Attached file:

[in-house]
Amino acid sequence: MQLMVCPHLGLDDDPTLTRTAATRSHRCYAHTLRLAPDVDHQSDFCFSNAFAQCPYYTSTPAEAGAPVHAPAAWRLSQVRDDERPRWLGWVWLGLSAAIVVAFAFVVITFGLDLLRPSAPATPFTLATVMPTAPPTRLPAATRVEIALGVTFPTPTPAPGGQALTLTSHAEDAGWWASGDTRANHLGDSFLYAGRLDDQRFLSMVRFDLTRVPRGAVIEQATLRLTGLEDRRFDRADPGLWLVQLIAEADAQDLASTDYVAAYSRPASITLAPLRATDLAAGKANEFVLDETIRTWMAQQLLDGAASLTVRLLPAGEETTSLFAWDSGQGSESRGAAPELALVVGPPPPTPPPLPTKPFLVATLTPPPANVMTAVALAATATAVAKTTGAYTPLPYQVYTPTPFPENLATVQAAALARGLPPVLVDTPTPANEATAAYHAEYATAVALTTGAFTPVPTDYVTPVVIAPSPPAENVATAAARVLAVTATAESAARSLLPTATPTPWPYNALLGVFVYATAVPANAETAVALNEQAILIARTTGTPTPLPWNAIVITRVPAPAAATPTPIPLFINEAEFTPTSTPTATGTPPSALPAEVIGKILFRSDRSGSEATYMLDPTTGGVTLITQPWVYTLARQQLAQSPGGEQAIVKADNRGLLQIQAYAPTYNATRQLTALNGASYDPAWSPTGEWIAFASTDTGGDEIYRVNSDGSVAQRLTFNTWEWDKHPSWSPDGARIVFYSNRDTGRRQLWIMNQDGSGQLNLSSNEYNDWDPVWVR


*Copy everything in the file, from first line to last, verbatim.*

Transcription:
[in-house]
Amino acid sequence: MQLMVCPHLGLDDDPTLTRTAATRSHRCYAHTLRLAPDVDHQSDFCFSNAFAQCPYYTSTPAEAGAPVHAPAAWRLSQVRDDERPRWLGWVWLGLSAAIVVAFAFVVITFGLDLLRPSAPATPFTLATVMPTAPPTRLPAATRVEIALGVTFPTPTPAPGGQALTLTSHAEDAGWWASGDTRANHLGDSFLYAGRLDDQRFLSMVRFDLTRVPRGAVIEQATLRLTGLEDRRFDRADPGLWLVQLIAEADAQDLASTDYVAAYSRPASITLAPLRATDLAAGKANEFVLDETIRTWMAQQLLDGAASLTVRLLPAGEETTSLFAWDSGQGSESRGAAPELALVVGPPPPTPPPLPTKPFLVATLTPPPANVMTAVALAATATAVAKTTGAYTPLPYQVYTPTPFPENLATVQAAALARGLPPVLVDTPTPANEATAAYHAEYATAVALTTGAFTPVPTDYVTPVVIAPSPPAENVATAAARVLAVTATAESAARSLLPTATPTPWPYNALLGVFVYATAVPANAETAVALNEQAILIARTTGTPTPLPWNAIVITRVPAPAAATPTPIPLFINEAEFTPTSTPTATGTPPSALPAEVIGKILFRSDRSGSEATYMLDPTTGGVTLITQPWVYTLARQQLAQSPGGEQAIVKADNRGLLQIQAYAPTYNATRQLTALNGASYDPAWSPTGEWIAFASTDTGGDEIYRVNSDGSVAQRLTFNTWEWDKHPSWSPDGARIVFYSNRDTGRRQLWIMNQDGSGQLNLSSNEYNDWDPVWVR